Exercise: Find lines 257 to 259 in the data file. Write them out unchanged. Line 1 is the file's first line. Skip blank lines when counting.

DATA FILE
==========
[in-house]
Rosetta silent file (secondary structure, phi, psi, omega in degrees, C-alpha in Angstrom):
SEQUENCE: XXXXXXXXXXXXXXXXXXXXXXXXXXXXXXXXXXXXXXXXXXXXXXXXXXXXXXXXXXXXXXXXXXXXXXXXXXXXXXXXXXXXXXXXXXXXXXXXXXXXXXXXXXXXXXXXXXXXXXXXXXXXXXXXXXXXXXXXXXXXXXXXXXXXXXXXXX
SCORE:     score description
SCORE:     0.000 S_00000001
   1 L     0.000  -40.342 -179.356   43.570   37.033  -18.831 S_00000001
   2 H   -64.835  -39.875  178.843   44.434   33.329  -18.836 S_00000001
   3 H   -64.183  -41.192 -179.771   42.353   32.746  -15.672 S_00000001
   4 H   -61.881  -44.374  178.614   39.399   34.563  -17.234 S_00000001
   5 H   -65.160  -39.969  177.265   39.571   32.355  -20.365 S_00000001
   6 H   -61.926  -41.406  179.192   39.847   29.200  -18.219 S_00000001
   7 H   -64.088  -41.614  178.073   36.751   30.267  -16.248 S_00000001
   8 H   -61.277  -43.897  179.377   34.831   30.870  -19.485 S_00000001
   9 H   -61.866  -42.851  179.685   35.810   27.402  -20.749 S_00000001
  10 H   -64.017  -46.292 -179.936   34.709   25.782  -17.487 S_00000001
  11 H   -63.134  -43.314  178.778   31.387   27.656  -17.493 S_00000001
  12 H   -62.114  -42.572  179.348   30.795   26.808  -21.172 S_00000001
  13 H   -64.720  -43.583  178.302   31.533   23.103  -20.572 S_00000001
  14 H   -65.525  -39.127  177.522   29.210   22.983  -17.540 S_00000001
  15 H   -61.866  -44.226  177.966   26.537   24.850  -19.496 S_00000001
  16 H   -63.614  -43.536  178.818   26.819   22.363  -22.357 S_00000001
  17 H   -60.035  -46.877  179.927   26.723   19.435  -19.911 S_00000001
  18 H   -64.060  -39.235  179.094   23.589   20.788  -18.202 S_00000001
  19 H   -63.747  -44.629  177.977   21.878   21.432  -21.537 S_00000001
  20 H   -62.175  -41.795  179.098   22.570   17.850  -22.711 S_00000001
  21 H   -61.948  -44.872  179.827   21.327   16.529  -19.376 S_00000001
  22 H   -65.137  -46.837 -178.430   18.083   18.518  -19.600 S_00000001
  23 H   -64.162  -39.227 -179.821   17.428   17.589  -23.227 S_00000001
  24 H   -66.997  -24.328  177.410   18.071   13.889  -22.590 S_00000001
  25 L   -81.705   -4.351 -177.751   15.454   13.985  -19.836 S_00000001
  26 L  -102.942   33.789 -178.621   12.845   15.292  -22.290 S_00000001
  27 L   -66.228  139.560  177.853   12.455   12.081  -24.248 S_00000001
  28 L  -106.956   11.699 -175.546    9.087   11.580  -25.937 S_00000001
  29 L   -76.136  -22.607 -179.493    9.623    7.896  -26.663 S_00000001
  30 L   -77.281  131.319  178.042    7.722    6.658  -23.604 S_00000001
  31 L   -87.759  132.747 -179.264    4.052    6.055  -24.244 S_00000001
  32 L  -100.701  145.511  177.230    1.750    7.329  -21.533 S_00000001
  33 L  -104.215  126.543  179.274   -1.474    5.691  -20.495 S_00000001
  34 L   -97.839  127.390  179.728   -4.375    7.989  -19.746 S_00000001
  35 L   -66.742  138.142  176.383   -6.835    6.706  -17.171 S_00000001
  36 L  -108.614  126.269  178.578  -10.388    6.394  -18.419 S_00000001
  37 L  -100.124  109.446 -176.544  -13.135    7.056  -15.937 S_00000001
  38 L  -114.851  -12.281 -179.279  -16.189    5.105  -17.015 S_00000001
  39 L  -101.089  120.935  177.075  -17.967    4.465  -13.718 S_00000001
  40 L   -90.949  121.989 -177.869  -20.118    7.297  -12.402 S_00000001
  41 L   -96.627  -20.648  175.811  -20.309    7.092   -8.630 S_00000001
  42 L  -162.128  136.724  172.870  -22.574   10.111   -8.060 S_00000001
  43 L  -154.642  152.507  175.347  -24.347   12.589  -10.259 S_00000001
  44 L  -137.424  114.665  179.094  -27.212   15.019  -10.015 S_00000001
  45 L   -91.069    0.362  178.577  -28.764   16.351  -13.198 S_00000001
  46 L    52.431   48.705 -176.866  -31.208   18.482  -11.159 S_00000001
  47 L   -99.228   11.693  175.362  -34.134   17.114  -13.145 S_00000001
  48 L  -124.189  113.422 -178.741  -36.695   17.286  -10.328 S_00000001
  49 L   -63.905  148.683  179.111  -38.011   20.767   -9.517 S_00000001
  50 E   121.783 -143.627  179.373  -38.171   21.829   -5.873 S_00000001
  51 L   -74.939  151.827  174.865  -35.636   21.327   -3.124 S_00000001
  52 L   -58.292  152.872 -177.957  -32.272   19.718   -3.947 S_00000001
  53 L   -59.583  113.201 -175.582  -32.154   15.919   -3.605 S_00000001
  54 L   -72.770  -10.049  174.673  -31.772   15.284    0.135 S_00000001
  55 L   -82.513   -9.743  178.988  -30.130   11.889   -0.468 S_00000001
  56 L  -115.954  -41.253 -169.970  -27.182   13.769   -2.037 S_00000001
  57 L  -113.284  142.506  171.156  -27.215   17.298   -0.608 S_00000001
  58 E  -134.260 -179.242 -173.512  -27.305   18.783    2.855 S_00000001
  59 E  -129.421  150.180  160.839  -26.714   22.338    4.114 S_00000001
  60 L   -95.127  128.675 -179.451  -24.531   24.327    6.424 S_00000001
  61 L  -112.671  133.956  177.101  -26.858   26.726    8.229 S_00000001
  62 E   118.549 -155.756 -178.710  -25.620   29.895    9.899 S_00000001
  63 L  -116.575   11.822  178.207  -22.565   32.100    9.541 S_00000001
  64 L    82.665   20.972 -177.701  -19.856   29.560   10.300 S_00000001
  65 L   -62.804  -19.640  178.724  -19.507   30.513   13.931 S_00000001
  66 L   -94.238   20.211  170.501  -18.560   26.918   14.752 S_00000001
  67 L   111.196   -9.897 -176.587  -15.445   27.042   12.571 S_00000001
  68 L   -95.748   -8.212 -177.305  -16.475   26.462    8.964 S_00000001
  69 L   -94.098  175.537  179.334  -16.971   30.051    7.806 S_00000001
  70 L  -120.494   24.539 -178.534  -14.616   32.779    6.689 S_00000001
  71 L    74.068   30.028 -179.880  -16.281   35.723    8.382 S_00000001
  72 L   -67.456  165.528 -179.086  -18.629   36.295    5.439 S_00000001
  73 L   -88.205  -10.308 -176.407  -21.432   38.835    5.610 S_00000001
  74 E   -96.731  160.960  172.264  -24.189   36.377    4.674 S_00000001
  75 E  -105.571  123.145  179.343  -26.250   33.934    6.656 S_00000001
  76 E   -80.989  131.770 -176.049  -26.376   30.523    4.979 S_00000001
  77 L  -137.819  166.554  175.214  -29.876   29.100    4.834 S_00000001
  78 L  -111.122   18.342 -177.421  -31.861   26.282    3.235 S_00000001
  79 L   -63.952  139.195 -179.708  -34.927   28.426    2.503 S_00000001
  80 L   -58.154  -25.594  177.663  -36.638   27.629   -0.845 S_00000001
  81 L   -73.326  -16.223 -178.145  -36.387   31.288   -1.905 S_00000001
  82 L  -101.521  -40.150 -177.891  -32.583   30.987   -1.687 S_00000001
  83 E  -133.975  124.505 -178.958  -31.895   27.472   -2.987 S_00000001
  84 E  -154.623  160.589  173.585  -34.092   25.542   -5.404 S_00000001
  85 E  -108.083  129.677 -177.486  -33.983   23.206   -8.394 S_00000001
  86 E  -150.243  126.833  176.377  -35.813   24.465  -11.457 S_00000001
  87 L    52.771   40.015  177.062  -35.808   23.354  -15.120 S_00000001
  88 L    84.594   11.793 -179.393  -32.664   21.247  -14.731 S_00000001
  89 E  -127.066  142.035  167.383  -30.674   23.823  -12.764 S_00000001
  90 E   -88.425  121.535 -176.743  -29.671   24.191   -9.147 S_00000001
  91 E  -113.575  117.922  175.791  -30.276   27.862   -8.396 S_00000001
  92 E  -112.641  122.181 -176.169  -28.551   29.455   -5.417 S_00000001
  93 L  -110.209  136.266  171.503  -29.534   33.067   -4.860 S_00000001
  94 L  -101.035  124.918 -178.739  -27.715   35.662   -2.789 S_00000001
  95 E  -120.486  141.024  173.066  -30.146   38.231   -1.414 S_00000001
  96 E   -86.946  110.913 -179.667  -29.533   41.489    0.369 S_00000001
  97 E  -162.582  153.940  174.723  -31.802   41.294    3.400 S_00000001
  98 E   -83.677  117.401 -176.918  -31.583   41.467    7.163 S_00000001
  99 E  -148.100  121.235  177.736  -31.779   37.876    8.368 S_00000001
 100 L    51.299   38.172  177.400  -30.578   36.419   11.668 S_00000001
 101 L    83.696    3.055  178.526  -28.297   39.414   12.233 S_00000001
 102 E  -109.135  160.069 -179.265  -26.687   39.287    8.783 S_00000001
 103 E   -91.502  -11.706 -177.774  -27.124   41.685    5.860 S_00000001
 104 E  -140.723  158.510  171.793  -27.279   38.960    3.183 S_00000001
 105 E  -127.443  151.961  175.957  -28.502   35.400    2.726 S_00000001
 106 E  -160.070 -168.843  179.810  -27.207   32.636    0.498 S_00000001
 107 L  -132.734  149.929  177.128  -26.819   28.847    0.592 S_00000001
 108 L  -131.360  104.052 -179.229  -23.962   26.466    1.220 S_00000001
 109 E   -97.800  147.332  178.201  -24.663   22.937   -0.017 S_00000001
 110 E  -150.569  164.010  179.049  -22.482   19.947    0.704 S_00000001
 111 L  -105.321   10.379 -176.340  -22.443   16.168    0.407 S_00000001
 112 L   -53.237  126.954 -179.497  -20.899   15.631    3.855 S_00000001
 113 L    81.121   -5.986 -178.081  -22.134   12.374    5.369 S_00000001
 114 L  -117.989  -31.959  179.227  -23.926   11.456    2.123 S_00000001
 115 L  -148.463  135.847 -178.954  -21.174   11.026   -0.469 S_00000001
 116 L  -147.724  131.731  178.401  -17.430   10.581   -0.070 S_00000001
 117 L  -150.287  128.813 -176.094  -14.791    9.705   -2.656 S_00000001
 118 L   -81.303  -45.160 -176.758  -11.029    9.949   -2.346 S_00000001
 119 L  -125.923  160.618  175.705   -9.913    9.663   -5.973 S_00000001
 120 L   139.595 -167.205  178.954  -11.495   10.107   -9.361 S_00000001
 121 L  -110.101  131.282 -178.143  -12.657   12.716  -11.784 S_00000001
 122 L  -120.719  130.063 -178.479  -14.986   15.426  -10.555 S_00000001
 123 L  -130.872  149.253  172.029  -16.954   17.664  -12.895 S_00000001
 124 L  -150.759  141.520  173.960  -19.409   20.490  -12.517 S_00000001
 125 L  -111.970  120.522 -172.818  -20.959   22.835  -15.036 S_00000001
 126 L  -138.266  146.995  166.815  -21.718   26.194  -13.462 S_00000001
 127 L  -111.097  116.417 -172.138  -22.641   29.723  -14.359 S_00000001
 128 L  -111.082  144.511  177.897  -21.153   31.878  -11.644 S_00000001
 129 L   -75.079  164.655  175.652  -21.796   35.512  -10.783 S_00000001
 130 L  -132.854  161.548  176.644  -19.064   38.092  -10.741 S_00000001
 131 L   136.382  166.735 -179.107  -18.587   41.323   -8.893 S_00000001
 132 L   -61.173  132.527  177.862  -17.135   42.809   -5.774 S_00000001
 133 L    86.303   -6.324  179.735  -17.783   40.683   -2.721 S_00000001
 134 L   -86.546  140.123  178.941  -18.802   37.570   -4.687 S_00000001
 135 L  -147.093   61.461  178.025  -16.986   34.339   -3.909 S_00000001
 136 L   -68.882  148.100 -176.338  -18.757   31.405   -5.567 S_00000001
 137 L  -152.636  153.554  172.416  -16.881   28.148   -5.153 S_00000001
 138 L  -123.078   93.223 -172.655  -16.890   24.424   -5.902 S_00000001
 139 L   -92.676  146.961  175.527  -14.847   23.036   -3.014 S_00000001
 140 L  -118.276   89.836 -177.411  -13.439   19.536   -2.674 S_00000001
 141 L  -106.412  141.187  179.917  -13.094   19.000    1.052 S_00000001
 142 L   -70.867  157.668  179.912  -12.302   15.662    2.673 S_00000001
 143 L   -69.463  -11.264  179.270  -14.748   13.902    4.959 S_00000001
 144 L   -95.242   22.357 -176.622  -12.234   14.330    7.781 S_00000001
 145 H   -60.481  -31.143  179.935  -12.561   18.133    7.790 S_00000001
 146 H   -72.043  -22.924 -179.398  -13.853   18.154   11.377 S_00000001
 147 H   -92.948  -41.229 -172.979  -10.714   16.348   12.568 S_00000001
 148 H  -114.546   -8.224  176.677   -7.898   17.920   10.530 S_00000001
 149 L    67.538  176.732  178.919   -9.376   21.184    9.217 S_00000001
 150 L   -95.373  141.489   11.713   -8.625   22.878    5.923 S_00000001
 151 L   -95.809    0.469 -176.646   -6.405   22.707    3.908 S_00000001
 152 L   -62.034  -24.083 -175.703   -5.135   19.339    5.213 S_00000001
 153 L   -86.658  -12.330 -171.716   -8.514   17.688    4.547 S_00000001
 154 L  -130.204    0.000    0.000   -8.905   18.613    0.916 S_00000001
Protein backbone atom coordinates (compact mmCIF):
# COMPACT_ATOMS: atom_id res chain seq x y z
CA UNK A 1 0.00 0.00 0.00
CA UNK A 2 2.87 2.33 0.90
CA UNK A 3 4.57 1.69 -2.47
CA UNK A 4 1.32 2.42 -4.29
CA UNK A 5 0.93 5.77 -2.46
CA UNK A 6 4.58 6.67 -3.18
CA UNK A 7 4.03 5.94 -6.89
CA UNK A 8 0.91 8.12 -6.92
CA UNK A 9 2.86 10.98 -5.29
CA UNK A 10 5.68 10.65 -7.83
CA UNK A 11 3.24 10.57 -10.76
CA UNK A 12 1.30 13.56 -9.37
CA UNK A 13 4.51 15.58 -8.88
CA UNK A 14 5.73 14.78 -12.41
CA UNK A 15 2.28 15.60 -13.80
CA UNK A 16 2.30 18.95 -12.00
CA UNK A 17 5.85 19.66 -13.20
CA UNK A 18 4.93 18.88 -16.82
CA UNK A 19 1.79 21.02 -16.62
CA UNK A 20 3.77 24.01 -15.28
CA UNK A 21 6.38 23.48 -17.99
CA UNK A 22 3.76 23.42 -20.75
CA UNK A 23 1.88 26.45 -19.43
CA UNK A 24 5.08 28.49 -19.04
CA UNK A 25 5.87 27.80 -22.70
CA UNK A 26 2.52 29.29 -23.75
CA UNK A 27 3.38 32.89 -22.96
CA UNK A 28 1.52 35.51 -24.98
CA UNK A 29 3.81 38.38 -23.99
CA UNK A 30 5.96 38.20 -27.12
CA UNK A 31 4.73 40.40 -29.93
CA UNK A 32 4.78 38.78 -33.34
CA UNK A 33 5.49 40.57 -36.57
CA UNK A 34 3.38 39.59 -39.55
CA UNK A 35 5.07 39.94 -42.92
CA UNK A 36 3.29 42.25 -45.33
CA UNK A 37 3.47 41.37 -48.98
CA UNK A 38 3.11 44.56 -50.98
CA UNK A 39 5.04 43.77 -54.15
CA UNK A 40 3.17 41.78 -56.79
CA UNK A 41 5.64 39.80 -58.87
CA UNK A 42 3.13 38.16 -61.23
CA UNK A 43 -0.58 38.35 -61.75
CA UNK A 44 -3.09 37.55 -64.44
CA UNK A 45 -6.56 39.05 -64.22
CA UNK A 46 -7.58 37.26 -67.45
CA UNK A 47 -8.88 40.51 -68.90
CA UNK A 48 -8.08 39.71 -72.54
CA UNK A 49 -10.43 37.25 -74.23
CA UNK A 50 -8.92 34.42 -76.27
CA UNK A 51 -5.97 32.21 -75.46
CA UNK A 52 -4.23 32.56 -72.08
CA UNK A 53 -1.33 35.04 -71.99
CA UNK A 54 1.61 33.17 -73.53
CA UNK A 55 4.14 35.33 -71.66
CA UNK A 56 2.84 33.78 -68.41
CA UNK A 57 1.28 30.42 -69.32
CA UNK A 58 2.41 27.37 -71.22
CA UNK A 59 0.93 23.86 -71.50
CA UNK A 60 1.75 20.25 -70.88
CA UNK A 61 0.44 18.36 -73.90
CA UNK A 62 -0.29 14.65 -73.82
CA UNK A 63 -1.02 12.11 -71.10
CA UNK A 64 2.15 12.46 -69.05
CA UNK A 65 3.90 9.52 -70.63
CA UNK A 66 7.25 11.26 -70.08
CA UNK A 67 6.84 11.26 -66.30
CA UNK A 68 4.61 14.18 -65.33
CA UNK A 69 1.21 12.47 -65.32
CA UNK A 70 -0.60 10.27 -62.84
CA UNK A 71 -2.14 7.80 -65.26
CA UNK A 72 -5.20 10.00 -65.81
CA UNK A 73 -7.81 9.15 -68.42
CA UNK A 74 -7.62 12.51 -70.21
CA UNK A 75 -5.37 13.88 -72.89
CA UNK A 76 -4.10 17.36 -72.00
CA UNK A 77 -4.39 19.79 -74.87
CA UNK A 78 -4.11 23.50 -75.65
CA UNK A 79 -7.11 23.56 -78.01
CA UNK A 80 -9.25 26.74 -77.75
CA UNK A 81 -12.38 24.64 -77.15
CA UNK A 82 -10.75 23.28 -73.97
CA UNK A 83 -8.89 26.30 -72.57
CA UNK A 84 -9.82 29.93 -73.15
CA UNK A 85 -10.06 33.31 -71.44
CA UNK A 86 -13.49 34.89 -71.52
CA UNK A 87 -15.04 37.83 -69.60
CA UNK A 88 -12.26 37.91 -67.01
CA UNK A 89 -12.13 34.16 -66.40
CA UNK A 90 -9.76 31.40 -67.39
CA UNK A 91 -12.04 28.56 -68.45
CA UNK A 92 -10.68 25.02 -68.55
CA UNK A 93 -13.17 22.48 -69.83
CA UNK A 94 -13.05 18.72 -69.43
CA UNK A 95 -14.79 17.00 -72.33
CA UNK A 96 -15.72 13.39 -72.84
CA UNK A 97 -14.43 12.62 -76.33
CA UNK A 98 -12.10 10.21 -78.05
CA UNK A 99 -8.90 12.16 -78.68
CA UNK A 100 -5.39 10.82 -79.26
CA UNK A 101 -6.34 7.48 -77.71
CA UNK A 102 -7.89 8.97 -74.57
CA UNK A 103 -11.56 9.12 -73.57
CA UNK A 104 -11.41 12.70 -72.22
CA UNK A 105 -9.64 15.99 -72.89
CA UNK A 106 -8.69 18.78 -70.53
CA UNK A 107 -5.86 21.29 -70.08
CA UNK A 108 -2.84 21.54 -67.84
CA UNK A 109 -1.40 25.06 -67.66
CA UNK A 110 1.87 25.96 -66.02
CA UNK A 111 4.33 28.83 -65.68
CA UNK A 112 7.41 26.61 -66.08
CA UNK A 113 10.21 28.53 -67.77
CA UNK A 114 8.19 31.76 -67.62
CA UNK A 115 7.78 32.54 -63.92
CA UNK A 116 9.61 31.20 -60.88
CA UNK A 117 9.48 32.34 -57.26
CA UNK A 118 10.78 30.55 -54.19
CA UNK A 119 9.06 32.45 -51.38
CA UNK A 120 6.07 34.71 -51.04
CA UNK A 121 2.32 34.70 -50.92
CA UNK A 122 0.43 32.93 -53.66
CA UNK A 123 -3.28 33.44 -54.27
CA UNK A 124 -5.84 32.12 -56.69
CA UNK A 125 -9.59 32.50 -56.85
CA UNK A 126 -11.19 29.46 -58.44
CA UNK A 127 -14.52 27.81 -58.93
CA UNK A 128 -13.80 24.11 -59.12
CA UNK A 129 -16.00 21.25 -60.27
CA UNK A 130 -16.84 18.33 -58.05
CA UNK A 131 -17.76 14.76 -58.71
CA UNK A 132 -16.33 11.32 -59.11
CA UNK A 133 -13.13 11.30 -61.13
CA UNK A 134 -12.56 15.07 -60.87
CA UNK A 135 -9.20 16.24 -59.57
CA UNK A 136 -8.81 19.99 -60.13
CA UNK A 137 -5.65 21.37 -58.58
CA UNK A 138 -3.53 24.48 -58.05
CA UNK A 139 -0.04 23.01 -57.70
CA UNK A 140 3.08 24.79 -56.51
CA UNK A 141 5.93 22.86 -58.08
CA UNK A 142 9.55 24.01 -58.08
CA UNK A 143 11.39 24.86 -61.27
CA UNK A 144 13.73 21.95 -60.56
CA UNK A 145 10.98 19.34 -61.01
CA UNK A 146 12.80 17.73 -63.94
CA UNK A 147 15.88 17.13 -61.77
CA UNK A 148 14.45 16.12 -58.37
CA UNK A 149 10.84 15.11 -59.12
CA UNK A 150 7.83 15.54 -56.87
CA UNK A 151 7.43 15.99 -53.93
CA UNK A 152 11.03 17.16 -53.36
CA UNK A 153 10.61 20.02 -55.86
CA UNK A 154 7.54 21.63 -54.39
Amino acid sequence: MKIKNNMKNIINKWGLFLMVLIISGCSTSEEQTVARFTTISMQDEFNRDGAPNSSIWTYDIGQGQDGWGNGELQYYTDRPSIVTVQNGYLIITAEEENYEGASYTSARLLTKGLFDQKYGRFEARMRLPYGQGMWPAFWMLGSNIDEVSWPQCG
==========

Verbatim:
CA UNK A 96 -15.72 13.39 -72.84
CA UNK A 97 -14.43 12.62 -76.33
CA UNK A 98 -12.10 10.21 -78.05